Exploring core values of Church Schools – information collated from a variety of sources.
The Christian understanding of hope illustrates how trivial our everyday use of the word can be. We hope that it will not rain for the picnic, or that the car will start or that the plumber will come tomorrow.
At a deeper level, hope is a universal human phenomenon. People hope for peace in time of war; food in time of famine; justice in time of oppression. Where hope is lost there is despair and disintegration. Hope generates energy and sustains people through difficult times. For some people, hope is so strong that it inspires self-sacrifice to turn hope into reality.
True hope is much more than a general idea that things will get better. It is more than a belief in progress, which sees the world and people as getting better all the time, growing away from violence, ignorance and confusion. There has, of course, been genuine progress: in technology, in communications, in medical care and in the protection of people’s rights through the law. Nevertheless, terror and oppression, death and disease, greed and self-serving still govern the lives of millions. In the light of all this, belief in human progress looks facile and deluding.
Christian hope is grounded in the character of God. Often, in the Psalms, the writer says to God: ‘My hope is in you’. It is a hope rooted in the love and faithfulness of God. Hope is not wishful thinking but a firm assurance that God can be relied upon. It does not remove the need for ‘waiting upon the Lord’ but there is underlying confidence that God is a ‘strong rock’ and one whose promises can be trusted. The writer to the Hebrews describes the Christian hope as ‘an anchor for the soul, firm and secure’. Even when experiencing exile, persecution, doubt or darkness, the Biblical writers trust in God’s ‘unfailing love’ and know that he will be true to his covenant promises. That is the basis of their hope.
Hope is not always spontaneous or easy. There is work to be done. As well as trusting God, we have to develop qualities of steadfastness in our own character.
Paul says: ‘We know that suffering produces perseverance; perseverance, character; and character, hope.’ (Romans 5:3-4)
Hope is coupled with faith and love as one of the three most enduring gifts of the Spirit (1 Corinthians 13:13).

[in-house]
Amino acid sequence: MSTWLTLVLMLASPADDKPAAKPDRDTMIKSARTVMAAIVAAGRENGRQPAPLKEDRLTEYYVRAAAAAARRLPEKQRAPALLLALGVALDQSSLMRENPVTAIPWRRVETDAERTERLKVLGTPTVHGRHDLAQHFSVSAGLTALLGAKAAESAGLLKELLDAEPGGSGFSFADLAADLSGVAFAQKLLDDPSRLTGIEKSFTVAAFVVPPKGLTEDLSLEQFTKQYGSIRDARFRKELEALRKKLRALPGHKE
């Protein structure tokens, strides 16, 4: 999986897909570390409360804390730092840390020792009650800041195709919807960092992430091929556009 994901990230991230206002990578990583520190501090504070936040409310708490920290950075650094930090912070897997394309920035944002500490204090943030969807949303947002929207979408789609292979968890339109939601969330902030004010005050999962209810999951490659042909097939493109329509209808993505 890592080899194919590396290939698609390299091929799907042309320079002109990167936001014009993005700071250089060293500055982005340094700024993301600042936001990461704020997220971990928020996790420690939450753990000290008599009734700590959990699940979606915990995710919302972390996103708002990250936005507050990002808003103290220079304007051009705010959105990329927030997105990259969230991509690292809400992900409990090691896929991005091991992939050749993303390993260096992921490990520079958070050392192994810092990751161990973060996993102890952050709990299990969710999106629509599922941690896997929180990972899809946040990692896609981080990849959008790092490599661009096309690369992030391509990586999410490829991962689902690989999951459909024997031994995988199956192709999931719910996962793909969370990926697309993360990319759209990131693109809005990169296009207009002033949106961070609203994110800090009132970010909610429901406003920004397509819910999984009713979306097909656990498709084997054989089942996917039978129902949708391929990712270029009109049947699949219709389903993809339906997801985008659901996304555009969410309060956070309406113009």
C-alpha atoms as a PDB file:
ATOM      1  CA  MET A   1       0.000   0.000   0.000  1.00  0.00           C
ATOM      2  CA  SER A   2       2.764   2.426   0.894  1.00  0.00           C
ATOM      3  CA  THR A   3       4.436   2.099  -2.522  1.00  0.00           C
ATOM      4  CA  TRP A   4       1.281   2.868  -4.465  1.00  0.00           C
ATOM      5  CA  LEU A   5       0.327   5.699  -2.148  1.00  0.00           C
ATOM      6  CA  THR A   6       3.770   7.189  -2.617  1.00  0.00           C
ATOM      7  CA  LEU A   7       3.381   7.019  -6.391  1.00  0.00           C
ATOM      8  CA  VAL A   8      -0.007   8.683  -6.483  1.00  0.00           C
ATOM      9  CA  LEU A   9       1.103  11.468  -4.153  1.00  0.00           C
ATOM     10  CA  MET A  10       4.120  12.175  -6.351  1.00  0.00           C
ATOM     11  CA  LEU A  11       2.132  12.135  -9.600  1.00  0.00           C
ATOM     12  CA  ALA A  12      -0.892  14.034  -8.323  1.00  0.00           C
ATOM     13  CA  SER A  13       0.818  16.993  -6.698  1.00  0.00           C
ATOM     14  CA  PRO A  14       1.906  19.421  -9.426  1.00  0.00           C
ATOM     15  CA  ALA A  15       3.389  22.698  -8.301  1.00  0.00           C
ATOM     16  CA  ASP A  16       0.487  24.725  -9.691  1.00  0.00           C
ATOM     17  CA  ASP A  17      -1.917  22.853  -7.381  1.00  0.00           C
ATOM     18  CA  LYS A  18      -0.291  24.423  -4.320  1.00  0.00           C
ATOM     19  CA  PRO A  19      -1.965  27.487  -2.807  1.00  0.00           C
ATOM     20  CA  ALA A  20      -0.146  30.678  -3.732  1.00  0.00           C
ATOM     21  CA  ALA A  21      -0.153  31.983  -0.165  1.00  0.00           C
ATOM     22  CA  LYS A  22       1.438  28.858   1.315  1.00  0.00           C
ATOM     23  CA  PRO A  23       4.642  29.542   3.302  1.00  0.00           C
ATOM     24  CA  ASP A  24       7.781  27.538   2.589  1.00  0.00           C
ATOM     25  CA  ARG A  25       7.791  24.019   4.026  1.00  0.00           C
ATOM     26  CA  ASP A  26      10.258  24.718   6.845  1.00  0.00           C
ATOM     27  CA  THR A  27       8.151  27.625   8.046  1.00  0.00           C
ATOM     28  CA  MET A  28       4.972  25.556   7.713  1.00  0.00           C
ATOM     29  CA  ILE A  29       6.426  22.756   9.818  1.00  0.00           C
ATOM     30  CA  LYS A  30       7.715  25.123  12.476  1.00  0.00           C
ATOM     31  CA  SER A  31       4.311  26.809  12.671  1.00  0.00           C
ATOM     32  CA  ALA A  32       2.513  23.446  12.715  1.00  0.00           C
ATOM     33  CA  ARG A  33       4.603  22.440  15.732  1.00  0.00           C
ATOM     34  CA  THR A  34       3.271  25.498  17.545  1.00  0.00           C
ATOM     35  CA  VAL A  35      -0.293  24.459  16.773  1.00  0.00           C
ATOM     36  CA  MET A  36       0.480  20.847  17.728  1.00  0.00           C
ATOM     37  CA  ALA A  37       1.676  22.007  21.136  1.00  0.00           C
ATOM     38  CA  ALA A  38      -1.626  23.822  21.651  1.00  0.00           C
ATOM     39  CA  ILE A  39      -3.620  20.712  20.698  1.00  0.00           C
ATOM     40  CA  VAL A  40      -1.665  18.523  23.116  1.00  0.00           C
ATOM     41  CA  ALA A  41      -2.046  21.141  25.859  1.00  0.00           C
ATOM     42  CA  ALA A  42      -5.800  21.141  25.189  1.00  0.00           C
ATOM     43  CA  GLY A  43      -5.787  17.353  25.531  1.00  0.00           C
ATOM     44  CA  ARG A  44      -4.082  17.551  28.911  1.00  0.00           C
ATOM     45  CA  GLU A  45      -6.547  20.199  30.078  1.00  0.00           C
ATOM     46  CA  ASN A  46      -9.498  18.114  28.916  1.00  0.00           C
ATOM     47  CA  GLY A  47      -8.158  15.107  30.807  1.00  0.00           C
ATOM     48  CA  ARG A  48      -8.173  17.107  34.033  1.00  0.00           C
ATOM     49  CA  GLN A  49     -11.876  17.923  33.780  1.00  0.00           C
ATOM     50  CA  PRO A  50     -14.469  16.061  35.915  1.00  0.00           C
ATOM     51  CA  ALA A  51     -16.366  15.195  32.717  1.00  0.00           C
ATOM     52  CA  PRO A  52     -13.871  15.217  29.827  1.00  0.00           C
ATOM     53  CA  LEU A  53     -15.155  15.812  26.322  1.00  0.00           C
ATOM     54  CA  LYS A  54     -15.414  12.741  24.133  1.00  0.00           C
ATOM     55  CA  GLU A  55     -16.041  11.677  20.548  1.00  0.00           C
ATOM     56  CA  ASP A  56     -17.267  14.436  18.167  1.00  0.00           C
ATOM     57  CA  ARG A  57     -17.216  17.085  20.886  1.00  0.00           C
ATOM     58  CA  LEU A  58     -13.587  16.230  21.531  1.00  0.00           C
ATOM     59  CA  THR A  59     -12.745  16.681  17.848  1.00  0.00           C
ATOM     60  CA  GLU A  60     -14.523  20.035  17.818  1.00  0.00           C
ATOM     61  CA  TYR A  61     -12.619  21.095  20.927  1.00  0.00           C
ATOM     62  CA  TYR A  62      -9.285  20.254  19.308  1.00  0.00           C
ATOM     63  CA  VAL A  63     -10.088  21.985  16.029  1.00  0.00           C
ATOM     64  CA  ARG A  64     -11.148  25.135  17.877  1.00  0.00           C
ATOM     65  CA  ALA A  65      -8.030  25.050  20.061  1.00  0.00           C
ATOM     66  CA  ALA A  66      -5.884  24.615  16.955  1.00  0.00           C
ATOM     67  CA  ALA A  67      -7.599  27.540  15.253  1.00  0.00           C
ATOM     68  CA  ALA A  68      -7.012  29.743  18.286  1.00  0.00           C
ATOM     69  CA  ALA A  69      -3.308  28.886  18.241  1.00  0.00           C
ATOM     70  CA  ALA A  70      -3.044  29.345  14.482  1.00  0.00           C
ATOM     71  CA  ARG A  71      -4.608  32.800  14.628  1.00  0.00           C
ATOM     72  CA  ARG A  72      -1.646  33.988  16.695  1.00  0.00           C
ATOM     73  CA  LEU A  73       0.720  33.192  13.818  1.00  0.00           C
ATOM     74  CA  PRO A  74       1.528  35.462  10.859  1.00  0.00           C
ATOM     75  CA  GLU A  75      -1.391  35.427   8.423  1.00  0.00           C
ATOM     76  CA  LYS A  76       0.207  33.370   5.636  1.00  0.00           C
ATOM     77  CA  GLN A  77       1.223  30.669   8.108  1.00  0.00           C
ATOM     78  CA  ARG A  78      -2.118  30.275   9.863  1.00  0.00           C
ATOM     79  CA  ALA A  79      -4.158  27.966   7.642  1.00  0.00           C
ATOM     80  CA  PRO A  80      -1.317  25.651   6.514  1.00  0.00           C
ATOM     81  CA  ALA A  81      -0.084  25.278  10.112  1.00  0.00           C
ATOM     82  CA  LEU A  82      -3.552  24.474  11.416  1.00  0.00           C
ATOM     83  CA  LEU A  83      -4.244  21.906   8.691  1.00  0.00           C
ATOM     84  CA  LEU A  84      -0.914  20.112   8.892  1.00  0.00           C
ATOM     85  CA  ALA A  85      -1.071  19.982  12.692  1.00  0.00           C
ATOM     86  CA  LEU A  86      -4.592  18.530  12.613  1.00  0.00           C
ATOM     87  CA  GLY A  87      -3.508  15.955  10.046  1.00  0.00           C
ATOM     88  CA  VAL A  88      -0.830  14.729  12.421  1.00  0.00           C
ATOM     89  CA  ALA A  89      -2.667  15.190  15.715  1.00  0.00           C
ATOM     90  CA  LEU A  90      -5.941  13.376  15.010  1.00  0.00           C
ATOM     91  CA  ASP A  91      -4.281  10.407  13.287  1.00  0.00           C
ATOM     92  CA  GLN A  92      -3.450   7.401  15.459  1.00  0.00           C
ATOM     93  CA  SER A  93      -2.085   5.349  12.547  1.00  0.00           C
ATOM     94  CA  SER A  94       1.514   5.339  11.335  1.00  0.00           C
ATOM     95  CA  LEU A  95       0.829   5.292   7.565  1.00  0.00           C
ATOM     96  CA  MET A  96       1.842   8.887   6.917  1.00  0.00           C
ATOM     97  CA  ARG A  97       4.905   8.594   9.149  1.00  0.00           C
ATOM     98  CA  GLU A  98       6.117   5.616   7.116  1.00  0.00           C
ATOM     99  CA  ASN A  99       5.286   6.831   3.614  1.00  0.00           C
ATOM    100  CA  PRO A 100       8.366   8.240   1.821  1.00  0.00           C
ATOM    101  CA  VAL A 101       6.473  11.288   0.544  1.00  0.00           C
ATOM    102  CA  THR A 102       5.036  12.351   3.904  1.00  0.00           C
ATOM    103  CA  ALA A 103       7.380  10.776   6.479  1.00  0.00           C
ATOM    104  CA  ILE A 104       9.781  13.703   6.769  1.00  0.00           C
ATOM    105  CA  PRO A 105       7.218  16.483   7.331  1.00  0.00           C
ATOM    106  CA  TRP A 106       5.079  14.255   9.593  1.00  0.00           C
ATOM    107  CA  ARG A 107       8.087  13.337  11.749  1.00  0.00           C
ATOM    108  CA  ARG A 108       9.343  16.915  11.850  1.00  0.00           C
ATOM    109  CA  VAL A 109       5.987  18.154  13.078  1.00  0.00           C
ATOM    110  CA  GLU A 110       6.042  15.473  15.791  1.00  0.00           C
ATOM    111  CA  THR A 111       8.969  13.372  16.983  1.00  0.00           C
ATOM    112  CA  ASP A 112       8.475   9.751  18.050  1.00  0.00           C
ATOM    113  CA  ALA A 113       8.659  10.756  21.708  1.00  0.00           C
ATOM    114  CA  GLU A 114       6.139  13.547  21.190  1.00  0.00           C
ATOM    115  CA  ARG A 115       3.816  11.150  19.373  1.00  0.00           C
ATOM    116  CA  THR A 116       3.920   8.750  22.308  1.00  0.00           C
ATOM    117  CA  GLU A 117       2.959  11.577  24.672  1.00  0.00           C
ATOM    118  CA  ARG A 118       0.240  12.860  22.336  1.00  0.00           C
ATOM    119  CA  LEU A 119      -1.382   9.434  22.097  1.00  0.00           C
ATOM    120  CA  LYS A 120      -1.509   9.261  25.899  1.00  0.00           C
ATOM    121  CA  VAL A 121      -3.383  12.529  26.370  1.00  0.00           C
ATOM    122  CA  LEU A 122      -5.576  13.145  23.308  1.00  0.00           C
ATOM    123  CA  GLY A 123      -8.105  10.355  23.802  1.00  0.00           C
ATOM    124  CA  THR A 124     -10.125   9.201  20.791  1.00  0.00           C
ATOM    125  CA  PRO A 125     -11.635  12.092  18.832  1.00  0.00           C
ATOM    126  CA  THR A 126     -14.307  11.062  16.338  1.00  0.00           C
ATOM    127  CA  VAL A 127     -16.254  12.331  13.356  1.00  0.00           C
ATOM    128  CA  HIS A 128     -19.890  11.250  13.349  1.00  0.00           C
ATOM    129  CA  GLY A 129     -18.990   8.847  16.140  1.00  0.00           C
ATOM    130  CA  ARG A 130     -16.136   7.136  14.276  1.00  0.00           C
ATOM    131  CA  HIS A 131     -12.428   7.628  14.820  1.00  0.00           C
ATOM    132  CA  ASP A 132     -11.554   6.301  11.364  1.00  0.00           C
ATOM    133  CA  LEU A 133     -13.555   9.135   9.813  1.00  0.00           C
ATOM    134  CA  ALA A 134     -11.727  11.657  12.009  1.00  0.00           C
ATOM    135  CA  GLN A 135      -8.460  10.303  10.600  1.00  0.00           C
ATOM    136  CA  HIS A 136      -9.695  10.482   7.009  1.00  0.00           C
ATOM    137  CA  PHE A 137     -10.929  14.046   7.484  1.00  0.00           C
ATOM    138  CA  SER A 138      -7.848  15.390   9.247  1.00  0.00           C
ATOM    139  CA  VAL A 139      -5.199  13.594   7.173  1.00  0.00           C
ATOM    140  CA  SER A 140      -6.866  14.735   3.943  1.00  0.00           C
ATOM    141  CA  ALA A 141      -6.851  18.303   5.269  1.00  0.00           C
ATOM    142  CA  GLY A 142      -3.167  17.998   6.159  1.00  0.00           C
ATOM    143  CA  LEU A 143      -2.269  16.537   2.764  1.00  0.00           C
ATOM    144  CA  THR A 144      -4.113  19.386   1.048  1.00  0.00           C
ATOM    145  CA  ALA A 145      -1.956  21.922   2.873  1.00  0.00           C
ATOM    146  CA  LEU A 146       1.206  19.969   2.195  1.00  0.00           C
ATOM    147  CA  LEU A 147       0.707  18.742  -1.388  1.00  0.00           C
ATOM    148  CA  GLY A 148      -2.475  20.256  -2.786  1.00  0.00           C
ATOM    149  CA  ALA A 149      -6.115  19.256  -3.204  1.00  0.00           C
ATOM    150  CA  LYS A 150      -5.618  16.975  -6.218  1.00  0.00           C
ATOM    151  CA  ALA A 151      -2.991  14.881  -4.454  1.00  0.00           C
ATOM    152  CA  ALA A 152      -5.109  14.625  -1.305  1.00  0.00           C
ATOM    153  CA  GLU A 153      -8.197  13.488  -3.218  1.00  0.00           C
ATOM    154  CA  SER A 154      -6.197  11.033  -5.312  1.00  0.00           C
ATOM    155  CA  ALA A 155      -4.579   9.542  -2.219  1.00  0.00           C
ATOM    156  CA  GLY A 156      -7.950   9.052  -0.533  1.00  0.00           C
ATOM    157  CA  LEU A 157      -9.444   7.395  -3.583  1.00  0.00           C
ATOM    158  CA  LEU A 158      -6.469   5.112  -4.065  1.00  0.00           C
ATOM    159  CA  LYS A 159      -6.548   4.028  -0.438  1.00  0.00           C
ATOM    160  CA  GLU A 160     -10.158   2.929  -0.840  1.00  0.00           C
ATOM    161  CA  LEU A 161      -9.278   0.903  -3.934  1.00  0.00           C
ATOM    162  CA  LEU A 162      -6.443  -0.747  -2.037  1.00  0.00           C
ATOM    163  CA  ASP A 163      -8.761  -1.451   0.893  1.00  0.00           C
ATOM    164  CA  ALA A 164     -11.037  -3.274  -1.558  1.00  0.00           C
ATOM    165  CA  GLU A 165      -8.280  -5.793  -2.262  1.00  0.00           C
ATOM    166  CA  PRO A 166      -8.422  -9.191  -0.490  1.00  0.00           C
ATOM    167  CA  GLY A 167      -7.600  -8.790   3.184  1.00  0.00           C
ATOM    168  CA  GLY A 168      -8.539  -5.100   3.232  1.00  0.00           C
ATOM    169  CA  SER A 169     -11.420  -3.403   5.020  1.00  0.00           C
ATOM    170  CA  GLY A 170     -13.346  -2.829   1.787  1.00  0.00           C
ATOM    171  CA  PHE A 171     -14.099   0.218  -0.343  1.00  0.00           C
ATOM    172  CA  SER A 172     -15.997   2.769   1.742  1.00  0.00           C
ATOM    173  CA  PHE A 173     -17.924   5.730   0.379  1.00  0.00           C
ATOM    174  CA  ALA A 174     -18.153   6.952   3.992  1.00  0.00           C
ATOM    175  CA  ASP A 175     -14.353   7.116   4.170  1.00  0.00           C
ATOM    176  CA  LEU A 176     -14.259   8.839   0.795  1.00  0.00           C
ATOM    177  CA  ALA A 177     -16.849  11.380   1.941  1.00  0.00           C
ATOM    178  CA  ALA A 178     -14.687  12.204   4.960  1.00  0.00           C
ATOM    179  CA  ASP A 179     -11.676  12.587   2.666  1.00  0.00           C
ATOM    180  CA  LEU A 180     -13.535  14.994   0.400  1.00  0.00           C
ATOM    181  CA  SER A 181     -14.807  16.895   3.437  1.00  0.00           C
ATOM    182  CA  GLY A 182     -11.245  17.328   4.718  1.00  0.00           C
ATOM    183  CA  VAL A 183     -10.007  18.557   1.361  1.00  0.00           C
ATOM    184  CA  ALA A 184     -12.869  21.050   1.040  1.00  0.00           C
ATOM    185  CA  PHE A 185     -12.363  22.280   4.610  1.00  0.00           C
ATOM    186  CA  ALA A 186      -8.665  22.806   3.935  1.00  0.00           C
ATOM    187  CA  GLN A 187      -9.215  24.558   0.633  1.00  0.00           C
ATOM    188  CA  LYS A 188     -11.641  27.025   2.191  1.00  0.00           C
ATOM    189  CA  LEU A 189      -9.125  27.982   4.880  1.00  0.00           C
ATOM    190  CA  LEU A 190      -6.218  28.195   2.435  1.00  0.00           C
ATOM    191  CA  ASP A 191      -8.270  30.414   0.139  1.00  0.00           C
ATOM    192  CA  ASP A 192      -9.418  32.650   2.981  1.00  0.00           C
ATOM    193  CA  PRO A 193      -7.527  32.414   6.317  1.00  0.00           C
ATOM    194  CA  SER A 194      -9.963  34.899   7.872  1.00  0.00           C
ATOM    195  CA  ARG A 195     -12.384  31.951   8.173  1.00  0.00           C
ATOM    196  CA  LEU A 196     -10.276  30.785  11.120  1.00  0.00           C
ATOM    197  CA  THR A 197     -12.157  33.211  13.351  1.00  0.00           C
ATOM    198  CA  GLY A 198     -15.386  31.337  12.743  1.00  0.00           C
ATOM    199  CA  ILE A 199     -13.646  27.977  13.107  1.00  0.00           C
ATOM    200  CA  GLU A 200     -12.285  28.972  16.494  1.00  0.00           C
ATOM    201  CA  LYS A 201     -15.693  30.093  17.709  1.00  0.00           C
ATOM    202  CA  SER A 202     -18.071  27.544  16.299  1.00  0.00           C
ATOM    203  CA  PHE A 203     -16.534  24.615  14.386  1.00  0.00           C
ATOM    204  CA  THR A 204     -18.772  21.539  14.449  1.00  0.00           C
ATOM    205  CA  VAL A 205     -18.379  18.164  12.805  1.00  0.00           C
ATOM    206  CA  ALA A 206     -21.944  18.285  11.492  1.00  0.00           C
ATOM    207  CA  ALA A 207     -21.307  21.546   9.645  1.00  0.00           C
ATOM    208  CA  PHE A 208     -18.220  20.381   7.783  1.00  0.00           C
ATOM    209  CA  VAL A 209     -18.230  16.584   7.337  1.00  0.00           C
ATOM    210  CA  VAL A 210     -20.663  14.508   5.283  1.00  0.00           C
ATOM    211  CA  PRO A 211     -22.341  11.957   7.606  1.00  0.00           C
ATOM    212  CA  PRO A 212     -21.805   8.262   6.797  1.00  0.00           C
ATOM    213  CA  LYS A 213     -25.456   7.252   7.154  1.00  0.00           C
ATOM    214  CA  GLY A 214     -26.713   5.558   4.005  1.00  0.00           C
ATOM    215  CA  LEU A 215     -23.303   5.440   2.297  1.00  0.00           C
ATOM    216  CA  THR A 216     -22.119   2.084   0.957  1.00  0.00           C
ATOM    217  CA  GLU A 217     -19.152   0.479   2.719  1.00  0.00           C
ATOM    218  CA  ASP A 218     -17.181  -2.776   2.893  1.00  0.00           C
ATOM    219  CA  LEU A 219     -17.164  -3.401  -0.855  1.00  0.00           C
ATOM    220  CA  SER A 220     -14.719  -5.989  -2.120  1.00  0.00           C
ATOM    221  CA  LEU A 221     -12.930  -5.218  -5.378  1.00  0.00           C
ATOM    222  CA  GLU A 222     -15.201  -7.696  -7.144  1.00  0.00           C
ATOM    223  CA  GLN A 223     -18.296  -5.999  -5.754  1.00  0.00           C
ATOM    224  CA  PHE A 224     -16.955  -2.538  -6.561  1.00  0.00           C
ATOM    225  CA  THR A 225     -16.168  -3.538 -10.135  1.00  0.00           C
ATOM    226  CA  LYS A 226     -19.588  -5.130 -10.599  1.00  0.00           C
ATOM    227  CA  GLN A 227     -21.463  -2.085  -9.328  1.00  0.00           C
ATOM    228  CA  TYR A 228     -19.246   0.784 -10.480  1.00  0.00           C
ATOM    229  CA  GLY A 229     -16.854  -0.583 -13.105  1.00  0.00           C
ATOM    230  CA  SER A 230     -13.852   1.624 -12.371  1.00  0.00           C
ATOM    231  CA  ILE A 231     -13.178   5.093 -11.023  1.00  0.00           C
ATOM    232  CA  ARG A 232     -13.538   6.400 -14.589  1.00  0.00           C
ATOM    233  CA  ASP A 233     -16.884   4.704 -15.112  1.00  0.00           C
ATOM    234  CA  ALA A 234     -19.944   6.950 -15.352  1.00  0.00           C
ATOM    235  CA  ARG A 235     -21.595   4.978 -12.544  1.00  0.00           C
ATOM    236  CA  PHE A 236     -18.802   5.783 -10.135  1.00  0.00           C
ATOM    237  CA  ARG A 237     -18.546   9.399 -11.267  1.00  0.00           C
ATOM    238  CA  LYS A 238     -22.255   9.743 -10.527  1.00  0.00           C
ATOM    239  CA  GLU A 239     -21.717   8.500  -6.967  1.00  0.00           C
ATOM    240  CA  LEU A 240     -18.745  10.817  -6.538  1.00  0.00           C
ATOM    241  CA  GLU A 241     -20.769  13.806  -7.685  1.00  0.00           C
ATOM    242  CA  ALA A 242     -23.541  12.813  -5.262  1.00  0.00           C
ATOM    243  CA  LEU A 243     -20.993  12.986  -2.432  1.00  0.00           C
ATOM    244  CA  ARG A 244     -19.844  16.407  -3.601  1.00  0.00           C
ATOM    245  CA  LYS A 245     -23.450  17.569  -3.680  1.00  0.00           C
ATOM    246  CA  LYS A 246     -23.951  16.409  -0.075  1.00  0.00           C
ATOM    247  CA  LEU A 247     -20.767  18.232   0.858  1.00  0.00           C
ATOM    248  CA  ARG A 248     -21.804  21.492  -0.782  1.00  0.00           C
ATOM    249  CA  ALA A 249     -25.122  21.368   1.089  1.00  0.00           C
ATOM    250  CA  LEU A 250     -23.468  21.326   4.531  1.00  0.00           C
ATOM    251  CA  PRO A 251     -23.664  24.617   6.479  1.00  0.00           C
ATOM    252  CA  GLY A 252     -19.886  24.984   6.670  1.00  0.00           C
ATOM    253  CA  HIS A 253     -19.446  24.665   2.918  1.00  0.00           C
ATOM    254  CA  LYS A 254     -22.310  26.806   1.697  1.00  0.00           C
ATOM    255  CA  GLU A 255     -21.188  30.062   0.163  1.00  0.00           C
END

Christian hope for the future has its guarantee in the resurrection of Jesus. The prophets always spoke of a time to come when the whole world would be restored to God. For Christians, Jesus’ death and resurrection has set this in motion.
Christian hope means trusting in the loving purposes of God: trusting that the foundations of the world are good because they spring from God. It means believing that, ultimately, we are destined to share in that goodness because of what Jesus has done. He had to pass through the ‘valley of the shadow of death’ but the victory has been won and our share in that victory is assured.
Find rest, O my soul, in God alone; my hope comes from him. He alone is my rock and my salvation; he is my fortress, I will not be shaken. My salvation and my honour depend on God; he is my mighty rock, my refuge. Trust in him at all times, O people; pour out your hearts to him, for God is our refuge.
I wait for the LORD, my soul waits, and in his word I put my hope. My soul waits for the Lord more than watchmen wait for the morning, more than watchmen wait for the morning.
Let us hold unswervingly to the hope we profess, for he who promised is faithful.
Now faith is being sure of what we hope for and certain of what we do not see.
1 Peter 1:3-4
In his great mercy he has given us new birth into a living hope through the resurrection of Jesus Christ from the dead, and into an inheritance that can never perish, spoil or fade – kept in heaven for you.
Don’t Give Up
“Hope begins in the dark, the stubborn hope that if you just show up and try to do the right thing, the dawn will come. You wait and watch and work: You don’t give up.”
What does that mean for schools?
• What are the signs that your school is a ‘hopeful’ place? How could you strengthen
and celebrate this?
• What do you think the children in the school hope for? How does it relate to
• How does the school offer the opportunity of a new start to those who need a
second chance? What does it offer to those who have already had a second chance?
“If God can bring blessing from the broken body of Jesus and glory from something that’s as obscene as the cross, He can bring blessing from my problems and my pain and my unanswered prayer. I just have to trust Him.”
Anne Graham Lotz
• What picture of Christian hope do pupils get through their experience of worship in
• What specific beliefs about God are fostered that can become a strong basis for hope
in the pupils’ own lives?
• How are pupils encouraged to bring their hopes and dreams to God in prayer and praise?
“Pray, and let God worry.”
• Which curriculum areas encourage pupils to form a vision of a better future?
• How are pupils given the opportunity to express hope in the future through the creative arts?
• How are pupils helped to see both the potential and the limitations of science for changing the world for the better?
Door of Hope
“God is the only one who can make the valley of trouble a door of hope.”
• How do you seek to develop your role as a vision builder? How do you share your hopes for the school with all stakeholders?
• In what ways are your hopes for the school distinctive because it is a church school?
• How do you help people to rise above difficult situations within the school or local community and take positive steps to overcome despair? What support do you have in doing this?
“What gives me the most hope every day is God’s grace; knowing that his grace is going to give me the strength for whatever I face, knowing that nothing is a surprise to God.”